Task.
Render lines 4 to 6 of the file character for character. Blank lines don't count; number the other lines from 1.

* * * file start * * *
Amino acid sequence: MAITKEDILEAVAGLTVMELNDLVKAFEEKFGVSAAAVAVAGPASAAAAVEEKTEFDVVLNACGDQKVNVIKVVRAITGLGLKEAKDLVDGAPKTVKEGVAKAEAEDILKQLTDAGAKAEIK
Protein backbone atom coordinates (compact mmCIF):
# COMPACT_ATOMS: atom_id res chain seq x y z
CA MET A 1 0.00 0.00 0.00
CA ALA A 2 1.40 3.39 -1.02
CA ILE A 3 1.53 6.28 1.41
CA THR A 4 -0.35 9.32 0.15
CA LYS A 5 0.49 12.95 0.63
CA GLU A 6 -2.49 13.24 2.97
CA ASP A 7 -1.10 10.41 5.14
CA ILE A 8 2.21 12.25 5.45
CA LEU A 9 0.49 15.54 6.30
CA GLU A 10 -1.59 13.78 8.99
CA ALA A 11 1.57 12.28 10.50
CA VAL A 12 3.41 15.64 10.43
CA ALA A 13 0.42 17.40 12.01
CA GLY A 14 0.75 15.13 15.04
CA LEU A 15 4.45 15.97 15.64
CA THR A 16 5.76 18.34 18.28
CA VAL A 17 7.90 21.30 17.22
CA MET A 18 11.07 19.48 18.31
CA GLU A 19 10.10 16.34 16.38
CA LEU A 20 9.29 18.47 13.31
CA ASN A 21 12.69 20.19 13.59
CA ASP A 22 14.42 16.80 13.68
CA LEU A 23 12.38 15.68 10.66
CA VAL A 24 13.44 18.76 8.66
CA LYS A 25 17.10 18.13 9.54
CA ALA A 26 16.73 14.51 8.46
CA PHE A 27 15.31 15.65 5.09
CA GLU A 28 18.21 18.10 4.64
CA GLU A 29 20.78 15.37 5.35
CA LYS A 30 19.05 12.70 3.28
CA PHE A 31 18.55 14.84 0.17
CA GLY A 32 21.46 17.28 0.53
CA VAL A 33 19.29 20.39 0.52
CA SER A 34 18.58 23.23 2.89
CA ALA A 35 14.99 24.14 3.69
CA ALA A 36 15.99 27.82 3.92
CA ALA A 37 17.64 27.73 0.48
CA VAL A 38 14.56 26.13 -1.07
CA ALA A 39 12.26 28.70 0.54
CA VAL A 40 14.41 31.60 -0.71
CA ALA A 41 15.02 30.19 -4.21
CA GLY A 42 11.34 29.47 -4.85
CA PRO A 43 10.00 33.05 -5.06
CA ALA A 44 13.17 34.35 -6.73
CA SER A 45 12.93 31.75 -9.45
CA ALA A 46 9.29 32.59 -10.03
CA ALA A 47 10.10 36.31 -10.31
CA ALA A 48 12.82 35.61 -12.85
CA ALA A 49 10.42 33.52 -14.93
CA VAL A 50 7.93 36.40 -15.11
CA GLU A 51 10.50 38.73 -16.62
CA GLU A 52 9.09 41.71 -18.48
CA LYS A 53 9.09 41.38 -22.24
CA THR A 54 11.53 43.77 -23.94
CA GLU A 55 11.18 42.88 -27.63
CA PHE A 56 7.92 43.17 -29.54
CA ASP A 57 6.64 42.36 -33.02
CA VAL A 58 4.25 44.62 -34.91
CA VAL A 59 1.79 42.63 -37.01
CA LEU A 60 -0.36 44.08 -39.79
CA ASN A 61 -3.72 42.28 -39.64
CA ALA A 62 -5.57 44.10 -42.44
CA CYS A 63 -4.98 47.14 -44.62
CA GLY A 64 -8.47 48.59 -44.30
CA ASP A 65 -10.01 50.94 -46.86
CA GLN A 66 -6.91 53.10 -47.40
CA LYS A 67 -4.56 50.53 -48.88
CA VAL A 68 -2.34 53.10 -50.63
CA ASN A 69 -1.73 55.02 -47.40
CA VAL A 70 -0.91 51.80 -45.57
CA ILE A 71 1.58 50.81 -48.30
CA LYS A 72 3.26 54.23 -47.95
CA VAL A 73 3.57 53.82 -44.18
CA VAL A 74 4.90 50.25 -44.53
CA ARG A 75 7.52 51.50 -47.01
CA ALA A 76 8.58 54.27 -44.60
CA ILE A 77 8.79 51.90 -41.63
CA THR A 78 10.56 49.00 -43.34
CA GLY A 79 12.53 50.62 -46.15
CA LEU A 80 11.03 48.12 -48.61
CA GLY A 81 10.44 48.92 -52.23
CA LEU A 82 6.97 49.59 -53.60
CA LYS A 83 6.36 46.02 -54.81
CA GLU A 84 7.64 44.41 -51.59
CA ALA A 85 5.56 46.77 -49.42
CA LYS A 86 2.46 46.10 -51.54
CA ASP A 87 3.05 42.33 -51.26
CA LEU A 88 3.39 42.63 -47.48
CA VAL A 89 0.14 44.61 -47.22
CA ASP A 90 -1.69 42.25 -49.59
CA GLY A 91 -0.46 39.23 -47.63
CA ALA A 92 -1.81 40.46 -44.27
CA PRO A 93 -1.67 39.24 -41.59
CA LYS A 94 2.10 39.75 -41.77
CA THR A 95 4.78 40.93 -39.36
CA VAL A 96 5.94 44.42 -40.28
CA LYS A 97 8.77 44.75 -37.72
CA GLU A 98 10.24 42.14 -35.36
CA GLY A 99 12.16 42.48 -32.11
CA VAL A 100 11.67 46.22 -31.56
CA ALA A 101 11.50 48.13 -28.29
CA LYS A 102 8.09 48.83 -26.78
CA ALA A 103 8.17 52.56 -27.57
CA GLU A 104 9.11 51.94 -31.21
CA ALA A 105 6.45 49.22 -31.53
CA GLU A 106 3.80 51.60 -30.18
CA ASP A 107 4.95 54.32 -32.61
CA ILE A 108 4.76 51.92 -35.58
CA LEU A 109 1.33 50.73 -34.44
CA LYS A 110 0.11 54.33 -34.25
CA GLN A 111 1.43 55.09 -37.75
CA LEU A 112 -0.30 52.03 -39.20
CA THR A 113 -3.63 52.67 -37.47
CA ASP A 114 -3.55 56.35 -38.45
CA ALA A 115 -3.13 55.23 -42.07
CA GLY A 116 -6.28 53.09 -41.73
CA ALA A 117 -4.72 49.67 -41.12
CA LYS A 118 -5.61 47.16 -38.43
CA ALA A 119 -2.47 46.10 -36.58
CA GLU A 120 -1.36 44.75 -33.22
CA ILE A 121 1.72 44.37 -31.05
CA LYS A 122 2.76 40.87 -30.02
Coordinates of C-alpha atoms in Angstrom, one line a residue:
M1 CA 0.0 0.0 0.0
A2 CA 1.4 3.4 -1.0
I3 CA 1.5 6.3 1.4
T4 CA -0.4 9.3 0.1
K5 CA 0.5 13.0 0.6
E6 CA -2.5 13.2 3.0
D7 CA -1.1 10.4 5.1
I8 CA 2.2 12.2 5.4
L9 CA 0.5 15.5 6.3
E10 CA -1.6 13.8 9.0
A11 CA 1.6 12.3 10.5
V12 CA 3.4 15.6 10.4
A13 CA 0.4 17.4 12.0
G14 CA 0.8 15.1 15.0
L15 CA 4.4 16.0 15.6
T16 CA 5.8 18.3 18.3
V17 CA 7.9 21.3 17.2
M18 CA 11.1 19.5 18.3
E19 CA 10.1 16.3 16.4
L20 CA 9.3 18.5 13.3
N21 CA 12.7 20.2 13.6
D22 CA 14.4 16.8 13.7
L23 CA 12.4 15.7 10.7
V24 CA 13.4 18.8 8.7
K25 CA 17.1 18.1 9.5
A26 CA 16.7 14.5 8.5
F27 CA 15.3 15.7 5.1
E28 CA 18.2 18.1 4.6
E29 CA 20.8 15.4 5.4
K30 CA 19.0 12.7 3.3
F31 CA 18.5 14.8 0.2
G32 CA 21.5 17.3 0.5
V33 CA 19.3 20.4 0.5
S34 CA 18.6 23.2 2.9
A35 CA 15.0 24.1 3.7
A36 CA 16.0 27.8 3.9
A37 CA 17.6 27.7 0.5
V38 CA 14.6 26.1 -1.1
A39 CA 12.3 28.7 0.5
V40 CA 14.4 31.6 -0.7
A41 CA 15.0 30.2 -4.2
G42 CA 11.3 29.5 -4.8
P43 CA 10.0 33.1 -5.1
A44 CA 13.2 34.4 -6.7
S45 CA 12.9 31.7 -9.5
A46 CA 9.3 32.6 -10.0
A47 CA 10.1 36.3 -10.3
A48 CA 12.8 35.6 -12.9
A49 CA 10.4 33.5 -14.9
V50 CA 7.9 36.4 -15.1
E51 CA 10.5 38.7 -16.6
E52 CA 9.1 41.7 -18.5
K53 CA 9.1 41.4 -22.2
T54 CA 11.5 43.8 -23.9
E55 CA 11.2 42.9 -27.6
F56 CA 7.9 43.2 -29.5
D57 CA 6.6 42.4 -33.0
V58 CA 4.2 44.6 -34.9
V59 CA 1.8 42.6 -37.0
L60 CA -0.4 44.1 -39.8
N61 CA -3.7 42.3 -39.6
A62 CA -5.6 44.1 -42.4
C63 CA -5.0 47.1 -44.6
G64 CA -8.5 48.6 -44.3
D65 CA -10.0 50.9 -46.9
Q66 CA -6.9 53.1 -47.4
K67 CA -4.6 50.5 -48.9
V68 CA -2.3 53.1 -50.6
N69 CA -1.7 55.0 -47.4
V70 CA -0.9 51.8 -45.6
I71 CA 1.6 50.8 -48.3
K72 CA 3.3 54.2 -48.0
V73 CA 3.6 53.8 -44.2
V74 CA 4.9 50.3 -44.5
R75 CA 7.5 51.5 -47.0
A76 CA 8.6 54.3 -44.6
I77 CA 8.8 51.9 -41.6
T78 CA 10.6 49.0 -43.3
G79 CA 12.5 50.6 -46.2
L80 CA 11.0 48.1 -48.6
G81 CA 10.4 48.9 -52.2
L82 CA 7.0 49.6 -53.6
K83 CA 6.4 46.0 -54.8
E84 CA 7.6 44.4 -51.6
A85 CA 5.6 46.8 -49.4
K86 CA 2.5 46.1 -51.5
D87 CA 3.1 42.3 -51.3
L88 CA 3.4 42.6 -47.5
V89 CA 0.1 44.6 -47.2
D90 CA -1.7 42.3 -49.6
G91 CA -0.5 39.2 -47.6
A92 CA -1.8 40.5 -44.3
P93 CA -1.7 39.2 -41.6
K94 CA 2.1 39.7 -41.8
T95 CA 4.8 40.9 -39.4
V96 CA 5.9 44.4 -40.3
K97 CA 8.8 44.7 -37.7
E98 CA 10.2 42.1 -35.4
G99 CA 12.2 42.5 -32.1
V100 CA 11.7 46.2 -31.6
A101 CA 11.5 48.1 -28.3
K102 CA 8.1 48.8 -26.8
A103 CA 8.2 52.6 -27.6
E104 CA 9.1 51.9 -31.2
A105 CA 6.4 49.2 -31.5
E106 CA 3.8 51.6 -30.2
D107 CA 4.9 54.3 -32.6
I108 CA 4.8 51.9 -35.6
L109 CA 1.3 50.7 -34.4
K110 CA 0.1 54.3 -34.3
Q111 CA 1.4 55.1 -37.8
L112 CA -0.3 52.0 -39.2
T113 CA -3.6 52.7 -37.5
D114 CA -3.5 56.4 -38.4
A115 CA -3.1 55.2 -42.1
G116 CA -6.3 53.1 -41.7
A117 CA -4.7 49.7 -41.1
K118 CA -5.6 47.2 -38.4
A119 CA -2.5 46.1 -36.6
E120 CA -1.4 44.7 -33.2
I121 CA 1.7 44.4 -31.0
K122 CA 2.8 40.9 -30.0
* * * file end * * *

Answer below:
CA MET A 1 0.00 0.00 0.00
CA ALA A 2 1.40 3.39 -1.02
CA ILE A 3 1.53 6.28 1.41